Tuesday, February 06, 2007

The pipes, the pipes, are calling

Now of course, plumbers are notoriously difficult to get hold of worldwide. This is understandable, because I'm sure many of their clients call them in for a seemingly innocent bit of washer changing only to spring something nasty involving sewage on them. And let's face it, the prospect of a working life spent dealing with springy sewage doesn't really hold much lure.
This said, supply and demand being what it is, this means that those plumbers out there can charge gazillions for their services.
So you'd think that plumbers in France would be a happy bunch. Far from it. In fact you'd be hard-pushed to find a more depressive, morose bunch of nascent millionaires anywhere.
"Why?" I hear you cry, the softer sides of your natures touched by this tale of glumness in the face of fast-accumulating wealth.
The reason is simple. French plumbers are forced by their government to work alone. In solitary toil they must tackle every compression joint, every blocked soil pipe, every leaking spiggot.
Why is this? This is because French business and employment laws are so draconian, so punitive that even the very best plumbers do not dare to take on additional help and thus grow their businesses.
Like their fellow mint-makers the pharmacists the plumbers are trapped into their perpetual struggle with the black dog by the very same system that makes them rich. They are not happy about it. Not happy at all in my experience. In fact, on the whole, they are bloody miserable. If you ever manage to get a French plumber to come round and knock your bodily wastes back down into some sort of order, never, ever offer them a cup of tea and sit down for a friendly chat.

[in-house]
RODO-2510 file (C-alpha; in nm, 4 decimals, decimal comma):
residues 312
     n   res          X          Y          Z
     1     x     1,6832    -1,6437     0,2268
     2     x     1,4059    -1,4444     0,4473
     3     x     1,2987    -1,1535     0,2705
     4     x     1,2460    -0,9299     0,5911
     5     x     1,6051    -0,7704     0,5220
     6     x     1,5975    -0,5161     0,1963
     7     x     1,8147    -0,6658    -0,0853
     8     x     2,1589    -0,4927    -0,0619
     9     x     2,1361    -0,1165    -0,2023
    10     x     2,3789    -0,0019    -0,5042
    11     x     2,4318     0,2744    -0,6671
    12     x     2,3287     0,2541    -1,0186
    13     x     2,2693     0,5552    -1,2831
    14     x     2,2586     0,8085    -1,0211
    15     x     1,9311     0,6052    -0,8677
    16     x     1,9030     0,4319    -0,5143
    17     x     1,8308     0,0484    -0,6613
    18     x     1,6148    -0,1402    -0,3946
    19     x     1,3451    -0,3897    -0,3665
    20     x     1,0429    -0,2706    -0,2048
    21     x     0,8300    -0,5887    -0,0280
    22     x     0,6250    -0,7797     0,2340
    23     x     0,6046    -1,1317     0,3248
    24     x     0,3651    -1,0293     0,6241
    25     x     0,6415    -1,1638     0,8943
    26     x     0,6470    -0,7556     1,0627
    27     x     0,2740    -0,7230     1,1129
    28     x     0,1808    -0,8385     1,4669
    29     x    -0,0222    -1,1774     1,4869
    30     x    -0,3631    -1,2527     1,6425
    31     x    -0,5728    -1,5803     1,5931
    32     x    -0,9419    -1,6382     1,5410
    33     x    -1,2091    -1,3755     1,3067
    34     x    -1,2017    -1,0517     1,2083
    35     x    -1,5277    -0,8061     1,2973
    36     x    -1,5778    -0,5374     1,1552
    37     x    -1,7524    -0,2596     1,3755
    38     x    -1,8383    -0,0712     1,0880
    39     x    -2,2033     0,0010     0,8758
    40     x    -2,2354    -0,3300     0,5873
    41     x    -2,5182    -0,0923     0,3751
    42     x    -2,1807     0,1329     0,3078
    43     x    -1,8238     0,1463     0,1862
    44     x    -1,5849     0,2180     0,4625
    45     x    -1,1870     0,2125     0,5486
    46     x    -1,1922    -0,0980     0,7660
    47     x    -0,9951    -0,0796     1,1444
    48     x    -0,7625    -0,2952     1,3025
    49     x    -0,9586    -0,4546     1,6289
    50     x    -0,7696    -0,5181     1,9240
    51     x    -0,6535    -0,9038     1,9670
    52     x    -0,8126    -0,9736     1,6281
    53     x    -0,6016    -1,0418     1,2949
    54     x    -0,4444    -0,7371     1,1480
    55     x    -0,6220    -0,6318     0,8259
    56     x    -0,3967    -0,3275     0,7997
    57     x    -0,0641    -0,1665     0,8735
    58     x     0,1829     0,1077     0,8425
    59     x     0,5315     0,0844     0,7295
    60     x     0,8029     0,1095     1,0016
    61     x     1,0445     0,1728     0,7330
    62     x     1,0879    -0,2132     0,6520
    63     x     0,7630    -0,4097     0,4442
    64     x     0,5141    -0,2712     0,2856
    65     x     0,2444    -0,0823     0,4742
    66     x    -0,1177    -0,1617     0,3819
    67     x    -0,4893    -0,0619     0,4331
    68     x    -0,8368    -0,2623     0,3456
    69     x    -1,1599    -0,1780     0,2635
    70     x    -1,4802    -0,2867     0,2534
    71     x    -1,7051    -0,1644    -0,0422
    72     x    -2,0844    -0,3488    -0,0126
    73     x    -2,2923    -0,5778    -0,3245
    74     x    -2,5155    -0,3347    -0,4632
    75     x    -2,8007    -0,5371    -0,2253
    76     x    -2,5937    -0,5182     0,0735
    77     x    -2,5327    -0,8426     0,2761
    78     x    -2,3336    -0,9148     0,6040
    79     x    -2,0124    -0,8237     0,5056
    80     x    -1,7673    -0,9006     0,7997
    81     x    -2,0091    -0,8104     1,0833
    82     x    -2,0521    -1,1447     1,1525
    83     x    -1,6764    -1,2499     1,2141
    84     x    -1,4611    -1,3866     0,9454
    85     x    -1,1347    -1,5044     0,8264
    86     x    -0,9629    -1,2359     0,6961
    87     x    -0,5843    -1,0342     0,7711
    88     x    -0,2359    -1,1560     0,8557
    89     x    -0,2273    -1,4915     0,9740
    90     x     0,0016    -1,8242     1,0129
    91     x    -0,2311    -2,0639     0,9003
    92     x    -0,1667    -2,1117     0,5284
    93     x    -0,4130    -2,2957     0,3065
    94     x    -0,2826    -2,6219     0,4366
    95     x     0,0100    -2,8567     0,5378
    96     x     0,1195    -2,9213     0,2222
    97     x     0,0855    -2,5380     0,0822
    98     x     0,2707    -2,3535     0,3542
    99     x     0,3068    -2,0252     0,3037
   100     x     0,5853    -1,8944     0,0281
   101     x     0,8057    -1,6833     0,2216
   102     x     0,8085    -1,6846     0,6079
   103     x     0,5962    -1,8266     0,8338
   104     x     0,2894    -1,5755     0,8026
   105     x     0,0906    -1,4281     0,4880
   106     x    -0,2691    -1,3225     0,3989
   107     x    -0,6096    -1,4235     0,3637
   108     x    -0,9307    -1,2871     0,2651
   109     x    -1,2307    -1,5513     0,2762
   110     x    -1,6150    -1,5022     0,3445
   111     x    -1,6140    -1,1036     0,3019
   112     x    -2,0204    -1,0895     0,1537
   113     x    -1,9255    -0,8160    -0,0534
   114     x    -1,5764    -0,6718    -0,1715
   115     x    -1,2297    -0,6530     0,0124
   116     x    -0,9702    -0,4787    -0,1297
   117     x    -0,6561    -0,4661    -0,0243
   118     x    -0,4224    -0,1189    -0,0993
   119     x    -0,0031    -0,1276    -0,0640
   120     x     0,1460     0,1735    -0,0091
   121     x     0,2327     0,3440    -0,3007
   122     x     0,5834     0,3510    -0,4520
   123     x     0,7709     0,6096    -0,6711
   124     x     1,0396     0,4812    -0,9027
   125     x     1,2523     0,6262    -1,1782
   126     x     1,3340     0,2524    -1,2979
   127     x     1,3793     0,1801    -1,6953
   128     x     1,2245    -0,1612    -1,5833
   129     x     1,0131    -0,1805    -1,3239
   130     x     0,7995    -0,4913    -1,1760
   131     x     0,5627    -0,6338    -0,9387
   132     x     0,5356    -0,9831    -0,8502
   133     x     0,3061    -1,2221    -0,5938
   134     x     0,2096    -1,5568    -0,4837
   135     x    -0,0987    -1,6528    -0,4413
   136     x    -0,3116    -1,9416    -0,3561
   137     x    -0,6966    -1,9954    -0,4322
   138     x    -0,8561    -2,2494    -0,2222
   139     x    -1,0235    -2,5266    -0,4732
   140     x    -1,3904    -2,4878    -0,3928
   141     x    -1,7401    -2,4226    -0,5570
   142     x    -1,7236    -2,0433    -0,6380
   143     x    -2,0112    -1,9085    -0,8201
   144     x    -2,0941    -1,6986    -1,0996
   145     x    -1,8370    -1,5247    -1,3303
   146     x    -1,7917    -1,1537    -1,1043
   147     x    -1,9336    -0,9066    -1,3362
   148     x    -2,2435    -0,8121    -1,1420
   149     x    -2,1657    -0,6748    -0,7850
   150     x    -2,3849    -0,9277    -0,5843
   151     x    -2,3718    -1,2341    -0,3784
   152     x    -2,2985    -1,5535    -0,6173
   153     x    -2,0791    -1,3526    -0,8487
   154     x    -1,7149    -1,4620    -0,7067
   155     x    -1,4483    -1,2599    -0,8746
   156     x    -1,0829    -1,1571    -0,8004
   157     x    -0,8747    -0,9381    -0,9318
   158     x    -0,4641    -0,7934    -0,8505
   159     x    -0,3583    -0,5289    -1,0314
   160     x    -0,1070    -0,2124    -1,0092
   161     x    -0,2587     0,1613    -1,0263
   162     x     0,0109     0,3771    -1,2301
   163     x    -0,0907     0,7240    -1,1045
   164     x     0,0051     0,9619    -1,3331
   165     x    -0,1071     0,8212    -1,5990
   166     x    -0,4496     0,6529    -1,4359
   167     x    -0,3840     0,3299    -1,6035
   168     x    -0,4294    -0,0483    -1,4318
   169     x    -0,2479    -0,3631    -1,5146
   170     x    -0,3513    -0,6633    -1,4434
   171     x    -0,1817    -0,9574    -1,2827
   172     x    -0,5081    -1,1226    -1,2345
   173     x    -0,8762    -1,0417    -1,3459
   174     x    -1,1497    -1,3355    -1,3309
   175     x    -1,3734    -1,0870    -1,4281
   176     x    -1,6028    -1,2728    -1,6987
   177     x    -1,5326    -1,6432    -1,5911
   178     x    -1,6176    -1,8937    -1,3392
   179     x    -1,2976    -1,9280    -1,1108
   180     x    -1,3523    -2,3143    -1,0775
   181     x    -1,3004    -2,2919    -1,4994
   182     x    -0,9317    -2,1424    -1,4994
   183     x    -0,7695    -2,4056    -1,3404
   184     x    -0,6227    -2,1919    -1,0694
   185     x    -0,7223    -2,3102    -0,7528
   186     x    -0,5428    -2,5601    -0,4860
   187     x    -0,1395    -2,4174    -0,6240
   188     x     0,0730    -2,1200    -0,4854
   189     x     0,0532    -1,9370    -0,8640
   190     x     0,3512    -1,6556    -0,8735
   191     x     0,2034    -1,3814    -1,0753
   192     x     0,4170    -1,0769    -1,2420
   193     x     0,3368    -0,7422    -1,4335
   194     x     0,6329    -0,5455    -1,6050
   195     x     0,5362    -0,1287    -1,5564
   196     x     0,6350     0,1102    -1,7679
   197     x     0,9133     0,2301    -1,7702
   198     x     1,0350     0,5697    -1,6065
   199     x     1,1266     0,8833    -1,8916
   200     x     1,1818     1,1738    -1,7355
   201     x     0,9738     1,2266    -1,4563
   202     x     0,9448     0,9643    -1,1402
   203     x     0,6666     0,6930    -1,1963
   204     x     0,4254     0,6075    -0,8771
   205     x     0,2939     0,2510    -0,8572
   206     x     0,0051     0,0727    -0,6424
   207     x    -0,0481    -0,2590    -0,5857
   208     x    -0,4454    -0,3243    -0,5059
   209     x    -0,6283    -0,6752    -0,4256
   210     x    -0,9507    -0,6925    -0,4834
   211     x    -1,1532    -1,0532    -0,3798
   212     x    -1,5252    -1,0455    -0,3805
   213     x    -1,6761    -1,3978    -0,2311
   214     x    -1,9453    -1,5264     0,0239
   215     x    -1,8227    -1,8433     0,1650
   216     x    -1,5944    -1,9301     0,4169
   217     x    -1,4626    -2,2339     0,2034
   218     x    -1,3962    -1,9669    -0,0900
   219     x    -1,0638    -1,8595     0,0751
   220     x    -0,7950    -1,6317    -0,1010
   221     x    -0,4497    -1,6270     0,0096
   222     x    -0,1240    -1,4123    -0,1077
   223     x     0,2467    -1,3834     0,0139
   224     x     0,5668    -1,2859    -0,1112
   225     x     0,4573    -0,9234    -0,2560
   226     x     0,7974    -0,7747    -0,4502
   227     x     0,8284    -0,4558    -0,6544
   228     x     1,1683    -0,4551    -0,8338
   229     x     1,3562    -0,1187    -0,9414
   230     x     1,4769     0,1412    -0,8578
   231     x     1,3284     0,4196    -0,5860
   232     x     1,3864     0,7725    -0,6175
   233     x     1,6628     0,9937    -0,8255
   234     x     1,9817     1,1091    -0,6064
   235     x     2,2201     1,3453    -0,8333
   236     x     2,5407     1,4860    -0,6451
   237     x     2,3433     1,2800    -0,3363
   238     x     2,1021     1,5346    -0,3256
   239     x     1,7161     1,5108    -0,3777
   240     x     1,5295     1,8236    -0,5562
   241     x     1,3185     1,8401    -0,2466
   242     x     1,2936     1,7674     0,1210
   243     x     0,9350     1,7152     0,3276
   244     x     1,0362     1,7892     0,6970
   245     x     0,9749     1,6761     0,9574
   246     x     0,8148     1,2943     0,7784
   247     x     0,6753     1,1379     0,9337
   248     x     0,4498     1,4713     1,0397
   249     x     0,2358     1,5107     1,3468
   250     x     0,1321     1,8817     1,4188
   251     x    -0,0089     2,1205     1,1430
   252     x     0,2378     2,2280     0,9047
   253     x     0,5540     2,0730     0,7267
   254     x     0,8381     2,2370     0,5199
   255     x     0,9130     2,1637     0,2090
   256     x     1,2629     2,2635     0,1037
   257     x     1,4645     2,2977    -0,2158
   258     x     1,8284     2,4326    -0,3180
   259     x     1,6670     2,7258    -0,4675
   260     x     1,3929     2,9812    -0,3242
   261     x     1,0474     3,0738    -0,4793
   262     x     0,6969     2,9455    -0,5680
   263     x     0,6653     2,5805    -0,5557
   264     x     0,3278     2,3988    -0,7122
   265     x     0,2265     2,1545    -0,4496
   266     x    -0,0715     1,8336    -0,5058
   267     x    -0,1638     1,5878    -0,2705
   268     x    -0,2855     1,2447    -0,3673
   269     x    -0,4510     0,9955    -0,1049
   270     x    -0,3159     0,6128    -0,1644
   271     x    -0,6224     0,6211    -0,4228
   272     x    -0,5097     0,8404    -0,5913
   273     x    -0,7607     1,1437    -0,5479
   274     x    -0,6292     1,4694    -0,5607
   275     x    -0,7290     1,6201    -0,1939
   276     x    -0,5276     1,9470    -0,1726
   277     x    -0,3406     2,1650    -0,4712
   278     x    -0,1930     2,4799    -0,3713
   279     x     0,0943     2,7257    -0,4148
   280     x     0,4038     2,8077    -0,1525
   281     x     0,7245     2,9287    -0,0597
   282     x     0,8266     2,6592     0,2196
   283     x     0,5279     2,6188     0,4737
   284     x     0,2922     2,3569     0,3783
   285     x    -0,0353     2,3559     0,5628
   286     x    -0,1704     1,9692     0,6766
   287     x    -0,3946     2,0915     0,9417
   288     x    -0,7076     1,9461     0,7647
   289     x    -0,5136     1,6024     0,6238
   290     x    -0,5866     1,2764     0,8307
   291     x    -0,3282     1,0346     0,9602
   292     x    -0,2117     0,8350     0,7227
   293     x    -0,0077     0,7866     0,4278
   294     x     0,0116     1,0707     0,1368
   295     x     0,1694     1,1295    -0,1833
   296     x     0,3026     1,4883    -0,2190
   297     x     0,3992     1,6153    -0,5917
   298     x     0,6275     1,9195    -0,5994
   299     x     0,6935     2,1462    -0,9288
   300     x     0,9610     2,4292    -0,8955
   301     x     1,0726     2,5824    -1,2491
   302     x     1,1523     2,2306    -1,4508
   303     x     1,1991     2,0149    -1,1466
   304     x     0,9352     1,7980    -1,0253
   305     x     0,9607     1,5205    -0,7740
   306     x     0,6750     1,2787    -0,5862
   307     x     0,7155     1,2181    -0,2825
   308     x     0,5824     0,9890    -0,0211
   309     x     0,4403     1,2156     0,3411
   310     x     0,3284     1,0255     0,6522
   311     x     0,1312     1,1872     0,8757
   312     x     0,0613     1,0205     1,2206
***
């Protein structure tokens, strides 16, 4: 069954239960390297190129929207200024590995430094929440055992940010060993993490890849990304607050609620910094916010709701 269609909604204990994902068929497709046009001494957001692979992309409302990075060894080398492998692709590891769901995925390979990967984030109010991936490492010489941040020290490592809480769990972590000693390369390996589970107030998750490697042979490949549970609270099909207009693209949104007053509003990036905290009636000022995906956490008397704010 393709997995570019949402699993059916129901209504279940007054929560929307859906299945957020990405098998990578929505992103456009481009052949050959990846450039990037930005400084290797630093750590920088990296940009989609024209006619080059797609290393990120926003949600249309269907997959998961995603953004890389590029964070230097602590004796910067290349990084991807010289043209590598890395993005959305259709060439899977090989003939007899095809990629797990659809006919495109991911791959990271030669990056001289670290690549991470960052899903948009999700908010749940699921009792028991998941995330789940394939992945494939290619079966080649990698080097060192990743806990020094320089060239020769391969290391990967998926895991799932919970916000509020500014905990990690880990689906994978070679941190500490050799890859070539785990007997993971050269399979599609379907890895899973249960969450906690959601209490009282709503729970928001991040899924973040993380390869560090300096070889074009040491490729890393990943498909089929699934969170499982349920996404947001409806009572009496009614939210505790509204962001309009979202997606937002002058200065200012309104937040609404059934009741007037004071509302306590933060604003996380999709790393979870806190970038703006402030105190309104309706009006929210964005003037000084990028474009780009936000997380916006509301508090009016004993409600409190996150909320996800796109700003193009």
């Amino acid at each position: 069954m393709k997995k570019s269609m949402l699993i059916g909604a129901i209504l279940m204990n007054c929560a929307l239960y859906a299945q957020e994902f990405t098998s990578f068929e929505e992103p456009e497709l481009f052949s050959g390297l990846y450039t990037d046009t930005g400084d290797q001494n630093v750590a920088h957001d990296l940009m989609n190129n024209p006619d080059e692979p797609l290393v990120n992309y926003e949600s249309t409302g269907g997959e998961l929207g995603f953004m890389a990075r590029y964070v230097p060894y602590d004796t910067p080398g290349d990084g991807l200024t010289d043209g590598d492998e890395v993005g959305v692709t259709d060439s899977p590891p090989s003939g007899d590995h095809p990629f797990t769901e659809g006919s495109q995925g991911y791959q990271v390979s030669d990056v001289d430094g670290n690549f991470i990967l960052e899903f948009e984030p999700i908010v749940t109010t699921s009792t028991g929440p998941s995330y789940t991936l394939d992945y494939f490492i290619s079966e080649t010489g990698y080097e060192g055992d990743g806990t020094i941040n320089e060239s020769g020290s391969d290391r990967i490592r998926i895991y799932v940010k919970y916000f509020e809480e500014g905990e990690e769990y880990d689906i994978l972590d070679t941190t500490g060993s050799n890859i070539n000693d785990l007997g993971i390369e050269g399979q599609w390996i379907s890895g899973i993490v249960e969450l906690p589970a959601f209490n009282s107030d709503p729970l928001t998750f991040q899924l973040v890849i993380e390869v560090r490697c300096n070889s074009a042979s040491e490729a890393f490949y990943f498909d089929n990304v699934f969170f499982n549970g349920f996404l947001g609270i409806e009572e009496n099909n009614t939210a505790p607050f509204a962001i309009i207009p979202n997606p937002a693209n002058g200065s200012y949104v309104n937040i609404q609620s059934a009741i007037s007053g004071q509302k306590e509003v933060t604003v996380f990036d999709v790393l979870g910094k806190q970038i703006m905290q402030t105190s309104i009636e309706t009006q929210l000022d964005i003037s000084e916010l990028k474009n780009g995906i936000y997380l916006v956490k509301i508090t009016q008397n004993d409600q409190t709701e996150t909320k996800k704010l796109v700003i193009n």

You'll be slitting your wrists by the end.

Those draconian laws in brief

  • Company creation and registration requires the giving of significant quantities of blood, bone marrow and the slaughter of the founder's first-born child (exemptions might reduce this to light wounding, where the first-born has reached the age of majority)
  • Social security contributions from the employer are between 12 and 17 times the wages paid to the employee. This is to pay for all the pharmacists.
  • Employees, once hired, are not allowed to work. Instead they must be tucked into a neat bed of feathers and cosseted.
  • Employees can never, under any circumstances be dismissed.

Thank you for listening
LibEgFrat to you all

Thursday, February 01, 2007

An open letter to José Bové

Dear José Bové
I note press reports (like this one) that you are keen to stand in the forthcoming Presidential Elections in France and that you already have 100 of the 500 mayoral signatures required for nomination. Well done on your achievement so far!
I have followed your career with interest ever since your involvement with the Larzac campaign. I accept that we disagree on many things, most notably economic and social policy. However, I'm also sure that we also have much in common, such as our status as outsiders, our direct popular appeal and our agreement on the importance of large fluffy moustaches (although I prefer to let others do the actual wearing of same).
My reservations about your campaign are that it is rather single-issue (the political equivalent of entry-level) and that it is doomed to failure because you have raised too many hackles, and put too many danders up.
I therefore appeal to you directly, JoBo, to put your weight behind a more centrist, conciliatory, unifying candidate, namely myself. I can assure you that we have many areas of similarities in policy and although I lack the luxuriant 'tache, I have considerable other personal charms.
José, for the sake of France, I appeal to you to put personal ambition to one side and to come over to the Latrine campaign.
LibEgFrat, you old MacDonalds botherer you